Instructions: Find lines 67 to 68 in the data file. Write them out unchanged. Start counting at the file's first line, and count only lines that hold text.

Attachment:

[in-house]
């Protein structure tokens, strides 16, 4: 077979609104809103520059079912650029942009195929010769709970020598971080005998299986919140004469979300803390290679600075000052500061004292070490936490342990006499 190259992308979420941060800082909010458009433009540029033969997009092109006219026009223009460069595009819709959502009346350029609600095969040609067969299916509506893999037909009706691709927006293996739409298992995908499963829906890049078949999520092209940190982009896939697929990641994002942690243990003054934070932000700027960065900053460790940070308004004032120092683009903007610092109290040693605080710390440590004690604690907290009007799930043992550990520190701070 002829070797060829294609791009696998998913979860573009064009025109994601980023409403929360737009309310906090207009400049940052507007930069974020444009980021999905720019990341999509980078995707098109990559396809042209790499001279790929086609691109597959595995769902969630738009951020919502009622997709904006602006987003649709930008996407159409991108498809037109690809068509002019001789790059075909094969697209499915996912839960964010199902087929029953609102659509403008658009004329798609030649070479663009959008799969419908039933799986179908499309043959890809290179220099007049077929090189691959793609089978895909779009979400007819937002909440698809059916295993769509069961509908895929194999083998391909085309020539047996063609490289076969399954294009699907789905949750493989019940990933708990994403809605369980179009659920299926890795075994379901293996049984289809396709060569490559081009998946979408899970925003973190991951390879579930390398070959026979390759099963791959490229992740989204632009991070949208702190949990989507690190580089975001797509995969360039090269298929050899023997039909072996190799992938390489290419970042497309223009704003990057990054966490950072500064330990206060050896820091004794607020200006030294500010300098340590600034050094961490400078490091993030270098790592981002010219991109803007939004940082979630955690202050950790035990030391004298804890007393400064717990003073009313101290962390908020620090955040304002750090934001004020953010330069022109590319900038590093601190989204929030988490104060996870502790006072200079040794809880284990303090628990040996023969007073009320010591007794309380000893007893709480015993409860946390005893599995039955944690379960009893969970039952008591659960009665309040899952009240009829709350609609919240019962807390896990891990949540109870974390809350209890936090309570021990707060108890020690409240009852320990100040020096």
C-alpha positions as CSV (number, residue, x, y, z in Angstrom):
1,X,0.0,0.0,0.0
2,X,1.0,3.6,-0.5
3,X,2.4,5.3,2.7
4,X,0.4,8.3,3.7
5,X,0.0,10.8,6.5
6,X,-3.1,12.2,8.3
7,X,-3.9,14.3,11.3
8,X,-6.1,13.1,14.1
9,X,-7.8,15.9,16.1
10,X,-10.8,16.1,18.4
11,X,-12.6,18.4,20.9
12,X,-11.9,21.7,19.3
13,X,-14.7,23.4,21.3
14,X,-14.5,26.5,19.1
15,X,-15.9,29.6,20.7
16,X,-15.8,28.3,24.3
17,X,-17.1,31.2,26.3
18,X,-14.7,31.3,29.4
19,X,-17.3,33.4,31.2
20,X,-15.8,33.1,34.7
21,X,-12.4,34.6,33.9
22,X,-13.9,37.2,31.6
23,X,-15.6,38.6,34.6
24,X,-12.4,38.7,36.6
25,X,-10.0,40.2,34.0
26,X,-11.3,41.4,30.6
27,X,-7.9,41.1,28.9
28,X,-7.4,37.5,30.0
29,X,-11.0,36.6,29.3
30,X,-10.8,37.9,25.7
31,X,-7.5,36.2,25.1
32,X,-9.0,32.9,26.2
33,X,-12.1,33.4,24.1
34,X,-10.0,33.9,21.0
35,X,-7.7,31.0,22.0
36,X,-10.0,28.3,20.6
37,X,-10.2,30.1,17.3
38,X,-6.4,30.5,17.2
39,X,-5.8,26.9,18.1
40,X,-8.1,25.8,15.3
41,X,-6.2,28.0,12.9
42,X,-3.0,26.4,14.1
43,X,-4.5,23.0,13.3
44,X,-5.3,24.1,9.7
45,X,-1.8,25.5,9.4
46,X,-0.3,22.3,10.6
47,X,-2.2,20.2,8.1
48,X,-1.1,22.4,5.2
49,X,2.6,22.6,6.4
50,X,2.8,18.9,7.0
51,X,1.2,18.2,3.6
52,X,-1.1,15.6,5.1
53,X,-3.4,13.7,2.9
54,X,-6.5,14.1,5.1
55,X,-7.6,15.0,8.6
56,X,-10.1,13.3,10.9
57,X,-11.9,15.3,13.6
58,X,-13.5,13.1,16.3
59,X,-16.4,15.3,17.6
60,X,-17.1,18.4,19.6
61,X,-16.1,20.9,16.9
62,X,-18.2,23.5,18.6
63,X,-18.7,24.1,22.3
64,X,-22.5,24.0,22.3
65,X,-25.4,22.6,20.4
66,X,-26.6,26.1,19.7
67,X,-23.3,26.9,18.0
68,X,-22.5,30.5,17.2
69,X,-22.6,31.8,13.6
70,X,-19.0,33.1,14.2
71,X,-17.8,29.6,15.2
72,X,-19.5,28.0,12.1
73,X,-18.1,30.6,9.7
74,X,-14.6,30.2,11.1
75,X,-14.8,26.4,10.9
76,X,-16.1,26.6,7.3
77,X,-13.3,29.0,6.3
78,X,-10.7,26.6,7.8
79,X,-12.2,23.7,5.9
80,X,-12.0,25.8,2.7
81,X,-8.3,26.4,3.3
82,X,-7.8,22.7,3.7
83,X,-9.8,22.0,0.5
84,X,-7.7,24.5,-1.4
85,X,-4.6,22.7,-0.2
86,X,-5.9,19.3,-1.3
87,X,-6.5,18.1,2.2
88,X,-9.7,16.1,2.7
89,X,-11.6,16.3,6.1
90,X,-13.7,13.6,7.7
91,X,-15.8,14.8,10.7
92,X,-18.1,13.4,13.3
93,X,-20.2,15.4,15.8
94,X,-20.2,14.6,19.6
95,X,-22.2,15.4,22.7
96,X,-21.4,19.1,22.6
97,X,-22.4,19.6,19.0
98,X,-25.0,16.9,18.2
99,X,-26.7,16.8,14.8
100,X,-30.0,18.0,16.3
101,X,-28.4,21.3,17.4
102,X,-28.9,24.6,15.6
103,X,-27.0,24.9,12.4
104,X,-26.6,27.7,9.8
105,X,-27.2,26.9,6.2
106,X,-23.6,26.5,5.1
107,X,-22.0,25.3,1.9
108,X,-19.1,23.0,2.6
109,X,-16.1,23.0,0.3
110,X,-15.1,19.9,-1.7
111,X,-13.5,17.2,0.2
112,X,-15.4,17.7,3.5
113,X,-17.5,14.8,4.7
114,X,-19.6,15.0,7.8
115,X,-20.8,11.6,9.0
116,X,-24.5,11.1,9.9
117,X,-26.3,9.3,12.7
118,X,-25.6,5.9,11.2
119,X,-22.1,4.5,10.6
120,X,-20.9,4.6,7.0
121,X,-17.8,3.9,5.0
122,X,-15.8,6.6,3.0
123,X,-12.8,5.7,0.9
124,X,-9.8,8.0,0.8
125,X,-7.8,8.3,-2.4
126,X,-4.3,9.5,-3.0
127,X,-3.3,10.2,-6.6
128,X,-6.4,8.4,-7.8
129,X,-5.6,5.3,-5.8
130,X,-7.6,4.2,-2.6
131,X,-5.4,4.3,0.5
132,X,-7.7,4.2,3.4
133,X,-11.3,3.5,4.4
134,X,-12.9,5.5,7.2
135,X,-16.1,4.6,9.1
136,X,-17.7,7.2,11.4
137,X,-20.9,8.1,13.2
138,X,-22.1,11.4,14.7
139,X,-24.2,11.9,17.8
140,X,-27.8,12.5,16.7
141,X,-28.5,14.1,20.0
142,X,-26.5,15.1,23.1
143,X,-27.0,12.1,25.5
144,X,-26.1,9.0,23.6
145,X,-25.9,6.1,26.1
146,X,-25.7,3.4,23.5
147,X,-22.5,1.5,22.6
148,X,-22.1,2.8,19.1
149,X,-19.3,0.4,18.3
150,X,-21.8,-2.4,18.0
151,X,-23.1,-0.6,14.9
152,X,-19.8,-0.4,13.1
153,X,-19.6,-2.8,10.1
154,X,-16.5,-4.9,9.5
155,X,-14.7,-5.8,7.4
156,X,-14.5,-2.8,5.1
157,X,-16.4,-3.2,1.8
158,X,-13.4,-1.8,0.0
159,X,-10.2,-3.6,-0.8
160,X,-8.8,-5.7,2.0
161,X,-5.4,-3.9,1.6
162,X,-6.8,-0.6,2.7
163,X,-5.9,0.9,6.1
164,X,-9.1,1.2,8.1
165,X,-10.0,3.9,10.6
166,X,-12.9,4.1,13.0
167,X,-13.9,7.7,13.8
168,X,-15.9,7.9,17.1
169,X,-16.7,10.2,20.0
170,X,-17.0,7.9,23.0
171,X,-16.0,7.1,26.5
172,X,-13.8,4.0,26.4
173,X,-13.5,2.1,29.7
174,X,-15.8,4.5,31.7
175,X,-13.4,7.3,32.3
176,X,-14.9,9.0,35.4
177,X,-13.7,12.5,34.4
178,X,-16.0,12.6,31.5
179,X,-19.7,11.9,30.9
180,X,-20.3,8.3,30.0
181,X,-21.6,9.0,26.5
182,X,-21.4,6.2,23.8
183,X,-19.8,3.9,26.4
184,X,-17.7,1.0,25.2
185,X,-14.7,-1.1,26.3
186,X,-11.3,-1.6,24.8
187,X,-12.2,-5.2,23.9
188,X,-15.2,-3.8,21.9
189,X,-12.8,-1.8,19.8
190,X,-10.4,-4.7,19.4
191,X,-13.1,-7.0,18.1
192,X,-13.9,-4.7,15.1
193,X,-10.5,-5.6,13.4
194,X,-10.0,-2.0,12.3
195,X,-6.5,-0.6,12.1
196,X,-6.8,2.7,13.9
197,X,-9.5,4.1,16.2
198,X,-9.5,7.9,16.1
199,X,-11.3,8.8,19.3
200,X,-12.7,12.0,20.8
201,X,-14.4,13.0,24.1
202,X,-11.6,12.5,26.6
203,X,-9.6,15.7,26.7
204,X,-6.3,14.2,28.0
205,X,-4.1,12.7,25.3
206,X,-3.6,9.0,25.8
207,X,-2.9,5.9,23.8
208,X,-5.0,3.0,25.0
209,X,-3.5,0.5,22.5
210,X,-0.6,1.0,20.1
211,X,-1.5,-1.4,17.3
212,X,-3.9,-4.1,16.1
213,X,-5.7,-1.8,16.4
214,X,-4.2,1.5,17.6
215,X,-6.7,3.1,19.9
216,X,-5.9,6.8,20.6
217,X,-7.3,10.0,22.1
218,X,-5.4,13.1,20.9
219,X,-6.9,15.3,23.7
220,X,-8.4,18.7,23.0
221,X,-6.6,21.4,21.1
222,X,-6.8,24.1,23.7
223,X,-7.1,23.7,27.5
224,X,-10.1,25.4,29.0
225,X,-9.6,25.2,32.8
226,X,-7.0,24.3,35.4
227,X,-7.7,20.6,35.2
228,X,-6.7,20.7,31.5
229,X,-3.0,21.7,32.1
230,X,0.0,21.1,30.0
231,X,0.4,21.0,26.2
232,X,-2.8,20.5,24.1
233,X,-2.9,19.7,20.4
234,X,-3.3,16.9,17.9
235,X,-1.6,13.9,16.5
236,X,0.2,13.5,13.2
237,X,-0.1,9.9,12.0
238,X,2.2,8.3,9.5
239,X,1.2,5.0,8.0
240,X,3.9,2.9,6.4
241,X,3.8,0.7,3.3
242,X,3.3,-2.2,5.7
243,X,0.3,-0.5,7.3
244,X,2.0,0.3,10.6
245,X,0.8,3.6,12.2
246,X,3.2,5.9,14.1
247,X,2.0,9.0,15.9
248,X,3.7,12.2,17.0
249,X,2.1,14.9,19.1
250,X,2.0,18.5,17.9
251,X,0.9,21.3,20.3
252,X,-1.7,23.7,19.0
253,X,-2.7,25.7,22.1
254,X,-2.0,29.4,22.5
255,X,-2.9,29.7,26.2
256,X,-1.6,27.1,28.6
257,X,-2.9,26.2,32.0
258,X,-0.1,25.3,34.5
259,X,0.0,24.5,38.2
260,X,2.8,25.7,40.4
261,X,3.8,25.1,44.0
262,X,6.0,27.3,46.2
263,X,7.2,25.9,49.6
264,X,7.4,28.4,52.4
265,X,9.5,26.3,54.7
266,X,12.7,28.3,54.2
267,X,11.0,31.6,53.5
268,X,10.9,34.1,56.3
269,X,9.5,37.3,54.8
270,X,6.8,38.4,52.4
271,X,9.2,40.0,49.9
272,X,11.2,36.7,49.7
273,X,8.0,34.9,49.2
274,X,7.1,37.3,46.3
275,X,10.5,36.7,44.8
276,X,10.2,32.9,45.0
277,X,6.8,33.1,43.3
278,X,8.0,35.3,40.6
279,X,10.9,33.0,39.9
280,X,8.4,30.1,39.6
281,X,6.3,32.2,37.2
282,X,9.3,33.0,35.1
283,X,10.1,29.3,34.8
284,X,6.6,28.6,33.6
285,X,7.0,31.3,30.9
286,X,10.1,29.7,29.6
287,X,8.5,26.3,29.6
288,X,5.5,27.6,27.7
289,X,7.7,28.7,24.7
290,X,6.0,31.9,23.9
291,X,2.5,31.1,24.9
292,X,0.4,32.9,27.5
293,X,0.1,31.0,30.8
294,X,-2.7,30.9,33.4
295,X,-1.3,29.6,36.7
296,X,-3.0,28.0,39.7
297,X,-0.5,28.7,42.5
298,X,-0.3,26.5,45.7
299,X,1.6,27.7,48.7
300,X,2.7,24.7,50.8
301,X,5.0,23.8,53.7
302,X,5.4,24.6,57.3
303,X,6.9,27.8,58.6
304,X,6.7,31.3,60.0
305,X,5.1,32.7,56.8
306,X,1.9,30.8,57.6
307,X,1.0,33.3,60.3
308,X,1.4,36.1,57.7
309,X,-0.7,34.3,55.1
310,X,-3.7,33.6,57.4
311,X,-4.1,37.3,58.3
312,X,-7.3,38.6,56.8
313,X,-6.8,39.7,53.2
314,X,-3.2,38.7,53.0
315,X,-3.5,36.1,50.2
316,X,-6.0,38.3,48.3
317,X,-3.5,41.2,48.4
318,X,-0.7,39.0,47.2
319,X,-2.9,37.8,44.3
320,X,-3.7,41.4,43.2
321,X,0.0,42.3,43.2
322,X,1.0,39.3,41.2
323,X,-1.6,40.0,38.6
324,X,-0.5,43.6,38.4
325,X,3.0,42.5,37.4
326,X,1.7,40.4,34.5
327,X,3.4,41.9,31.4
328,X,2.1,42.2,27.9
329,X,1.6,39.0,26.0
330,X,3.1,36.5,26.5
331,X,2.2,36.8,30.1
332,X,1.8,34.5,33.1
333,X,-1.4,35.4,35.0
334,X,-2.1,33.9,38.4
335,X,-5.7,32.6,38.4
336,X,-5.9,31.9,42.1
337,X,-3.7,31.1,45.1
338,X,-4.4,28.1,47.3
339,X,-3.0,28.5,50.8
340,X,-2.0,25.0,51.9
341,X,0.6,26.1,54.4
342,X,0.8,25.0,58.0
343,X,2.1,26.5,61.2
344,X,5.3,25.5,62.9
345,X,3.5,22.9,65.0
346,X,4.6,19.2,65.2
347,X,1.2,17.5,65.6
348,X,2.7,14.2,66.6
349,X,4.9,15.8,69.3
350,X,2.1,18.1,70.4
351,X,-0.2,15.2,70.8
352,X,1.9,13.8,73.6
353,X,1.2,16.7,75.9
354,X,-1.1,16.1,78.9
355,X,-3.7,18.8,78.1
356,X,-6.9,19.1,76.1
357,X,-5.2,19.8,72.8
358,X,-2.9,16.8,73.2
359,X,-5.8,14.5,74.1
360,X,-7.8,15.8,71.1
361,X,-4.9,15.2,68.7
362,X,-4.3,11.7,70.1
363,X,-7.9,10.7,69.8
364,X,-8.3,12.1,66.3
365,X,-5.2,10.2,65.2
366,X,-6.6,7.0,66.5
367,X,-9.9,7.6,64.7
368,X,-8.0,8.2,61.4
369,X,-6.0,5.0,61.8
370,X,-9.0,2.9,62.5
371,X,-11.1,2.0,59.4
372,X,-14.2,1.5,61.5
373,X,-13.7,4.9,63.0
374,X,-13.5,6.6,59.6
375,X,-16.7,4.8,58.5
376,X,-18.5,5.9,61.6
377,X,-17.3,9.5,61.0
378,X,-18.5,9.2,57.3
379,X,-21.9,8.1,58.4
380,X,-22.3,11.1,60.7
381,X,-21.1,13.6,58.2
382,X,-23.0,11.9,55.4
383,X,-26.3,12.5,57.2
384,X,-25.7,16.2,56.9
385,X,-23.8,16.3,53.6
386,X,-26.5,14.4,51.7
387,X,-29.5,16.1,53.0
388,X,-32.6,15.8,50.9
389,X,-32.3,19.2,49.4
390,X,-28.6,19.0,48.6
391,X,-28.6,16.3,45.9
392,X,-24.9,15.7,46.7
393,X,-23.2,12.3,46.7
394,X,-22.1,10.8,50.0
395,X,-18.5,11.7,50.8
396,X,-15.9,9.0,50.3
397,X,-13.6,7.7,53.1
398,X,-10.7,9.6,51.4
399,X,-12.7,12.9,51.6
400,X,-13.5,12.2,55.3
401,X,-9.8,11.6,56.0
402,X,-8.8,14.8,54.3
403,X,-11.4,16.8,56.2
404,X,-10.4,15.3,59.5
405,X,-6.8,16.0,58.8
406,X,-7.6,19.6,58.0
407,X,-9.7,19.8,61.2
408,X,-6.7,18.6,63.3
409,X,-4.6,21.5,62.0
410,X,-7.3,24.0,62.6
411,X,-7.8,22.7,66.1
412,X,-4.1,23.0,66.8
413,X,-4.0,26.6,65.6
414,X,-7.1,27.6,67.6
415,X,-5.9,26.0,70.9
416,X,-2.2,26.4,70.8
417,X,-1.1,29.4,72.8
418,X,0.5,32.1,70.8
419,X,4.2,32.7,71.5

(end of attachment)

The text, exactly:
64,X,-22.5,24.0,22.3
65,X,-25.4,22.6,20.4